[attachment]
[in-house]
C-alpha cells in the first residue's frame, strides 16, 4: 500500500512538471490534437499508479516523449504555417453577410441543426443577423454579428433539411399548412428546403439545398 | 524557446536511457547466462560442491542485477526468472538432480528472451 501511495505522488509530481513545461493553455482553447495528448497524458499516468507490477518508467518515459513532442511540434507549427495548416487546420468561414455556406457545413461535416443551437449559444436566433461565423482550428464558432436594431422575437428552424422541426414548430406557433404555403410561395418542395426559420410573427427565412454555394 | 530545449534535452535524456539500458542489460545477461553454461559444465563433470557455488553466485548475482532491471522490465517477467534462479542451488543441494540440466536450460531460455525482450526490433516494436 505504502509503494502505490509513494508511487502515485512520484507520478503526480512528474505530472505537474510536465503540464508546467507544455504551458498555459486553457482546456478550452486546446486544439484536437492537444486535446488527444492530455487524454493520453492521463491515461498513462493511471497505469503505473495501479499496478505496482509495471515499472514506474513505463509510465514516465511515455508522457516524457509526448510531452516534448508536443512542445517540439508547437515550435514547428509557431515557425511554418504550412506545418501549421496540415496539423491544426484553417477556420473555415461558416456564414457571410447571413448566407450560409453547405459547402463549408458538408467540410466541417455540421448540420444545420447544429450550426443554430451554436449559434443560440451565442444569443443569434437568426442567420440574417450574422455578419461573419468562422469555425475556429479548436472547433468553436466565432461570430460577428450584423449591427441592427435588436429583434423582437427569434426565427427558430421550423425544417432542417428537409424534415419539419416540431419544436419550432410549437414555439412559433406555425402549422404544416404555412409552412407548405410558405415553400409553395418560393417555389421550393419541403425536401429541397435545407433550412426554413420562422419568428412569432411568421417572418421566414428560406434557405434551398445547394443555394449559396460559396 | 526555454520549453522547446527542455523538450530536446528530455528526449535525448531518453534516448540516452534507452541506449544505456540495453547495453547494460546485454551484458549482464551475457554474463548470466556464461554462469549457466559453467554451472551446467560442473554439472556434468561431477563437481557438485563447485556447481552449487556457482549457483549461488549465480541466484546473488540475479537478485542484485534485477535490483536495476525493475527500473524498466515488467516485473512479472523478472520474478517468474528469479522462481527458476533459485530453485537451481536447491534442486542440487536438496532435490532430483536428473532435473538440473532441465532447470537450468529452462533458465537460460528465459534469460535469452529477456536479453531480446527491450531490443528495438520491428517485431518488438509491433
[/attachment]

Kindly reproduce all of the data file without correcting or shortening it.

[in-house]
C-alpha cells in the first residue's frame, strides 16, 4: 500500500512538471490534437499508479516523449504555417453577410441543426443577423454579428433539411399548412428546403439545398 | 524557446536511457547466462560442491542485477526468472538432480528472451 501511495505522488509530481513545461493553455482553447495528448497524458499516468507490477518508467518515459513532442511540434507549427495548416487546420468561414455556406457545413461535416443551437449559444436566433461565423482550428464558432436594431422575437428552424422541426414548430406557433404555403410561395418542395426559420410573427427565412454555394 | 530545449534535452535524456539500458542489460545477461553454461559444465563433470557455488553466485548475482532491471522490465517477467534462479542451488543441494540440466536450460531460455525482450526490433516494436 505504502509503494502505490509513494508511487502515485512520484507520478503526480512528474505530472505537474510536465503540464508546467507544455504551458498555459486553457482546456478550452486546446486544439484536437492537444486535446488527444492530455487524454493520453492521463491515461498513462493511471497505469503505473495501479499496478505496482509495471515499472514506474513505463509510465514516465511515455508522457516524457509526448510531452516534448508536443512542445517540439508547437515550435514547428509557431515557425511554418504550412506545418501549421496540415496539423491544426484553417477556420473555415461558416456564414457571410447571413448566407450560409453547405459547402463549408458538408467540410466541417455540421448540420444545420447544429450550426443554430451554436449559434443560440451565442444569443443569434437568426442567420440574417450574422455578419461573419468562422469555425475556429479548436472547433468553436466565432461570430460577428450584423449591427441592427435588436429583434423582437427569434426565427427558430421550423425544417432542417428537409424534415419539419416540431419544436419550432410549437414555439412559433406555425402549422404544416404555412409552412407548405410558405415553400409553395418560393417555389421550393419541403425536401429541397435545407433550412426554413420562422419568428412569432411568421417572418421566414428560406434557405434551398445547394443555394449559396460559396 | 526555454520549453522547446527542455523538450530536446528530455528526449535525448531518453534516448540516452534507452541506449544505456540495453547495453547494460546485454551484458549482464551475457554474463548470466556464461554462469549457466559453467554451472551446467560442473554439472556434468561431477563437481557438485563447485556447481552449487556457482549457483549461488549465480541466484546473488540475479537478485542484485534485477535490483536495476525493475527500473524498466515488467516485473512479472523478472520474478517468474528469479522462481527458476533459485530453485537451481536447491534442486542440487536438496532435490532430483536428473532435473538440473532441465532447470537450468529452462533458465537460460528465459534469460535469452529477456536479453531480446527491450531490443528495438520491428517485431518488438509491433